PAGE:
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SPORTS: The way it’s supposed to be

MULKEYTOWN, Ill. (BP)–Far removed from the hubbub of an exhibition game just 45 minutes from starting, the sun was setting on a distant diamond at the back of the Houston Astros training complex.

On this isolated field — with no spectators looking on — Jeff Kent played baseball with his three children.

All of Kent’s Houston teammates were either hanging around the clubhouse or out on the stadium’s field warming up for their upcoming game with the New York Mets. Kent, however, was pitching to his children and chasing young Lauren, Colton and Hunter as they ran around the bases.

For some reason, this scene captivated me, and I stood there watching with a smile on my face. It was surreal, and I thought to myself that this is what baseball is supposed to be.

Today, the sport of professional baseball is marred by all kinds of stains. Steroid rumors and accusations won’t go away, no matter how much Bud Selig hopes to squelch them by prohibiting players from talking about the issue.

Competitive balance, or the lack thereof, remains a pressing problem. The New York Yankees trading for Alex Rodriguez assured us of another season sure to be filled with arguments ad nauseam about baseball’s need for a salary cap.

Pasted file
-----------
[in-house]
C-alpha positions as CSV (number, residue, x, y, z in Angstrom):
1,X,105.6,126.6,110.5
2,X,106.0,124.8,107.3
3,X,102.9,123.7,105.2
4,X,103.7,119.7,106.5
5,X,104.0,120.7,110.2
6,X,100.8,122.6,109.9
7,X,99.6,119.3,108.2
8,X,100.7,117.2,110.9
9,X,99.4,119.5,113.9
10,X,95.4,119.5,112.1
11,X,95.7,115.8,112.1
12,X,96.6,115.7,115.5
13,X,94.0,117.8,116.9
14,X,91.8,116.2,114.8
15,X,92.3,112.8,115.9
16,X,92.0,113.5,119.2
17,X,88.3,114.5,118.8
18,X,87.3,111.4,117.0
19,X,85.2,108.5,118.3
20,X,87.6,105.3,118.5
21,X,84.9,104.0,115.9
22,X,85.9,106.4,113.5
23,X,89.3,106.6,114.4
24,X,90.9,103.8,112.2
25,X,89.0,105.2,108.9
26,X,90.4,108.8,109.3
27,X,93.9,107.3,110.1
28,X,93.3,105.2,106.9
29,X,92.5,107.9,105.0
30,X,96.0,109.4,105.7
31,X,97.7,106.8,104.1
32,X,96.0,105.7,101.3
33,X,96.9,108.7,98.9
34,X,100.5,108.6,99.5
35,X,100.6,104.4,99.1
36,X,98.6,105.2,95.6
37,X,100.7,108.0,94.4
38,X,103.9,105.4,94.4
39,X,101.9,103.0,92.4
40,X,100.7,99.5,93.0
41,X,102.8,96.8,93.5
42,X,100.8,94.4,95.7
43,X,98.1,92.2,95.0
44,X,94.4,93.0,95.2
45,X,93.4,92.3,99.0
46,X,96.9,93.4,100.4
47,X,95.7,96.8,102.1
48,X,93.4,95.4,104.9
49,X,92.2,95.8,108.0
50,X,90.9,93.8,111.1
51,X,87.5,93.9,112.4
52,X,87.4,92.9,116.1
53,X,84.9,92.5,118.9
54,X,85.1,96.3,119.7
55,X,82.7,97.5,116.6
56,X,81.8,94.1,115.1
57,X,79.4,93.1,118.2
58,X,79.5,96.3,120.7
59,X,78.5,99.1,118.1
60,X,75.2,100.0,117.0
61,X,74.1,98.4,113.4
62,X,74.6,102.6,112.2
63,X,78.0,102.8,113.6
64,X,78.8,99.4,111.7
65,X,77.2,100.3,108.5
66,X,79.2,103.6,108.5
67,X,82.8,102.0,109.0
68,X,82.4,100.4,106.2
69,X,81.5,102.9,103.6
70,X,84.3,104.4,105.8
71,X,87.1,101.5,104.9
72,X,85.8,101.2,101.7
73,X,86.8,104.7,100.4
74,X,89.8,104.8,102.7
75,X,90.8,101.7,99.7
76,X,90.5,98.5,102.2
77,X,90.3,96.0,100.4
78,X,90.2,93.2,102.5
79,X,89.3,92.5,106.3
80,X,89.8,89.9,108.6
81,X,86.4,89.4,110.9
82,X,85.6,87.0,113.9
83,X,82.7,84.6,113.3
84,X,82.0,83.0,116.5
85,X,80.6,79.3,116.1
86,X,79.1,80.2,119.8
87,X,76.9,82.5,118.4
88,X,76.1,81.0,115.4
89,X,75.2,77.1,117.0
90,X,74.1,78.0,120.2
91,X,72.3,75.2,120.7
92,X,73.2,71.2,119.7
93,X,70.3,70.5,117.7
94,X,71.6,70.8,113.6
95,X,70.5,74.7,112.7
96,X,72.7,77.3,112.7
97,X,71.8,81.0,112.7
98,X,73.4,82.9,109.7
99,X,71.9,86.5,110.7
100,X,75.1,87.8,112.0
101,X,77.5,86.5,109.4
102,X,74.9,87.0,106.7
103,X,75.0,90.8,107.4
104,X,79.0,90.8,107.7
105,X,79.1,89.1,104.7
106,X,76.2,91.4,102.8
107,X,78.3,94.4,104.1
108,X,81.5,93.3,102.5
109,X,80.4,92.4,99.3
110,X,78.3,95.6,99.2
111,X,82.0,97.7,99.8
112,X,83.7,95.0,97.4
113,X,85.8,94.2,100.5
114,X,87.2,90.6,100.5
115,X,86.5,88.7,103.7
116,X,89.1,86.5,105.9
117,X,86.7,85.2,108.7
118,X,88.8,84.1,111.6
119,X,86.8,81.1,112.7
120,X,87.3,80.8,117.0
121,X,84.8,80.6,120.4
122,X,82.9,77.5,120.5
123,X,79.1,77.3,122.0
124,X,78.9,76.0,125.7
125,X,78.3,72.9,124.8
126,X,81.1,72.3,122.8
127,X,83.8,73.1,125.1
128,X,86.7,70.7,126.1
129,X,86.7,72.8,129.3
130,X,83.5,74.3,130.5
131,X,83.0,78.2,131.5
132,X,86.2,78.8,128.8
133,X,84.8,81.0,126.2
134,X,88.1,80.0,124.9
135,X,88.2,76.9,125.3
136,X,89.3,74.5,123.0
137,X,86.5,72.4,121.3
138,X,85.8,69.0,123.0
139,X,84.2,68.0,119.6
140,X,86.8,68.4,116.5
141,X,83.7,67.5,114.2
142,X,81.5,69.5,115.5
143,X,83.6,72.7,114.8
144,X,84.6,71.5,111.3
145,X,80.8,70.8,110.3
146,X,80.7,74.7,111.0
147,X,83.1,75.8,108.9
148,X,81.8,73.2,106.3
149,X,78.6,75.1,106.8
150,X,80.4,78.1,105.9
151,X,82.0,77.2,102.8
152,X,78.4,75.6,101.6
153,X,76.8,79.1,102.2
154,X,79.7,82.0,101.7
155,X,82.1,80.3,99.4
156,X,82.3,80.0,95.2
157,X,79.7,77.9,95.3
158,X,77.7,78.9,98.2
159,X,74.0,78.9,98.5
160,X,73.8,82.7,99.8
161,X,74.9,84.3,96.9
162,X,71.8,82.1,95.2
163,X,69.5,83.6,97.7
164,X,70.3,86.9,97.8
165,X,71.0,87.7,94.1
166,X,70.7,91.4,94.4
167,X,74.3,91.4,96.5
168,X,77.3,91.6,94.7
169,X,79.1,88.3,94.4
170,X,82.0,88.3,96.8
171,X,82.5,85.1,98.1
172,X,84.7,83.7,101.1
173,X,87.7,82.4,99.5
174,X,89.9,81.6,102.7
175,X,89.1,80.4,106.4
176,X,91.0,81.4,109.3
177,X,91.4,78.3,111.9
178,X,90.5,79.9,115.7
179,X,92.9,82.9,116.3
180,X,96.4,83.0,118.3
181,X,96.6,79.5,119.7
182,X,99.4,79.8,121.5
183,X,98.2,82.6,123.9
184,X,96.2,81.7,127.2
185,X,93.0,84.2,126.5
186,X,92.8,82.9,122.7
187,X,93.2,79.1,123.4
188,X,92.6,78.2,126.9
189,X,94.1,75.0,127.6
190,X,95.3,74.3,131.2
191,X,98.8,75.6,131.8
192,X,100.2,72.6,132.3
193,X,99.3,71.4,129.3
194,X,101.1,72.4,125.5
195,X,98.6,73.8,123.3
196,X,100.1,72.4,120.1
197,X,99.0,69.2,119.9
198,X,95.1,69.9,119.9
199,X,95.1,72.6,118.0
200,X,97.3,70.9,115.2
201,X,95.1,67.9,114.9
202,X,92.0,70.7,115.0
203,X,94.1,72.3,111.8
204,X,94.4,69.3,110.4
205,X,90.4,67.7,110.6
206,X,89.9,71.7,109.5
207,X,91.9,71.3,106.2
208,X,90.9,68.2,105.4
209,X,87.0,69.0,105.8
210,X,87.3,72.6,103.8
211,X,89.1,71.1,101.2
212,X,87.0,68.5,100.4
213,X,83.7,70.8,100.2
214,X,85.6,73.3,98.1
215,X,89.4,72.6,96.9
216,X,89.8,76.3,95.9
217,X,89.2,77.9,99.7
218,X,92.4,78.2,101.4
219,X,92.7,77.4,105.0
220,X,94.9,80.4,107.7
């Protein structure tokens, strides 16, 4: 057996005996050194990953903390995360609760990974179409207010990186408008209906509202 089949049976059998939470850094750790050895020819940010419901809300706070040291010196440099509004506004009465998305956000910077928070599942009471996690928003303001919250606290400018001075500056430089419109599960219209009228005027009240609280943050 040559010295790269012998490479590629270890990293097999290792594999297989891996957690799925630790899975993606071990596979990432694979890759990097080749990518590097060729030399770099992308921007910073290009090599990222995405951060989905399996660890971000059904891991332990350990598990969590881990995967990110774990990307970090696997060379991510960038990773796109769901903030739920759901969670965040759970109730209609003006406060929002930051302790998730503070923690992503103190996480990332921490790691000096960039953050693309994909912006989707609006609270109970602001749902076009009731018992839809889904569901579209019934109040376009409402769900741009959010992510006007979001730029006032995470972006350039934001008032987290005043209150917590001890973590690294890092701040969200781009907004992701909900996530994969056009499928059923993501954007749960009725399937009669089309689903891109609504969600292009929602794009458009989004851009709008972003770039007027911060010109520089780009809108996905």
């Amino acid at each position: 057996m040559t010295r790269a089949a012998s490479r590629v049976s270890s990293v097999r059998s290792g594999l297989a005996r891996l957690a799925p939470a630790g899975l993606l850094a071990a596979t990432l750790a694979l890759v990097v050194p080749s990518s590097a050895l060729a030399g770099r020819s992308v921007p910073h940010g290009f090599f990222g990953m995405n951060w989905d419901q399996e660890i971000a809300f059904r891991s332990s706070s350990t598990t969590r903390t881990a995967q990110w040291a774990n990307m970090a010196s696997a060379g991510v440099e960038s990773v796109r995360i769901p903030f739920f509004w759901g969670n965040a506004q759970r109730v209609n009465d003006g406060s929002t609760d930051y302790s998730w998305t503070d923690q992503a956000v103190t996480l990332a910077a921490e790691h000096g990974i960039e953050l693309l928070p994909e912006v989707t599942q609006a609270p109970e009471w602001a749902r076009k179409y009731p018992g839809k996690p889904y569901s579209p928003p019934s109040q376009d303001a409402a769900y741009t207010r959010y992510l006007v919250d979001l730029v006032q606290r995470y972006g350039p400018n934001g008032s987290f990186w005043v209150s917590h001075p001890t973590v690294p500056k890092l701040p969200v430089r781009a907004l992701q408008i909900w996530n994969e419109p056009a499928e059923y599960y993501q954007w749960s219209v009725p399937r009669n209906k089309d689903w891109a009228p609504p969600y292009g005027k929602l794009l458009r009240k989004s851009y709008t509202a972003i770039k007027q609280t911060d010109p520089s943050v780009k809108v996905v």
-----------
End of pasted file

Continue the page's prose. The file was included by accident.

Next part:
On and on we could go. But the picture of Kent and his kids playing baseball reminded me of what it is I love about the game. It’s not about the superstars who load up on performance enhancers to jack balls out of the park. It’s not about the money such players command. It’s not about whether the Yankees will win the World Series.

Ultimately, what I love about baseball is what I witnessed between one of the league’s best second basemen and his children. Kent said his kids are only with him in Florida for a week and a half during spring training, so he tries to make the most of their time together.

On their way off the field, Kent asked the typical questions and made the same kinds of remarks any father would: “Did you cut your knee up sliding?” “Your mom’s going to be mad — you slid in your new shoes.”

That’s what baseball is about. It’s about fathers and children spending many long hours playing catch and taking batting practice. It’s about friendships formed between those who share a passion for the game.

This picture of Kent playing with his children reminded me of the time my dad spent with me on a baseball field. And it stirred my expectations as I looked forward to the days when I will do the same with my son.

I saw and did many things on my recent trip to spring training in Florida. I was fortunate enough to interview players like John Smoltz, Andy Pettitte and Lance Berkman, among others. I spent lots of time with an old buddy. I ate delicious ballpark hot dogs. I sat in beautiful weather and watched a beautiful game.

But the image I remember most vividly came courtesy of Jeff Kent and his kids playing a child’s game together — just the way it ought to be.
Tim Ellsworth is a regular columnist for BPSports, online at www.bpsports.net.

    About the Author

  • Tim Ellsworth

    Tim Ellsworth is associate vice president for university communications at Union University in Jackson, Tenn. BP reports on missions, ministry and witness advanced through the Cooperative Program and on news related to Southern Baptists’ concerns nationally and globally.

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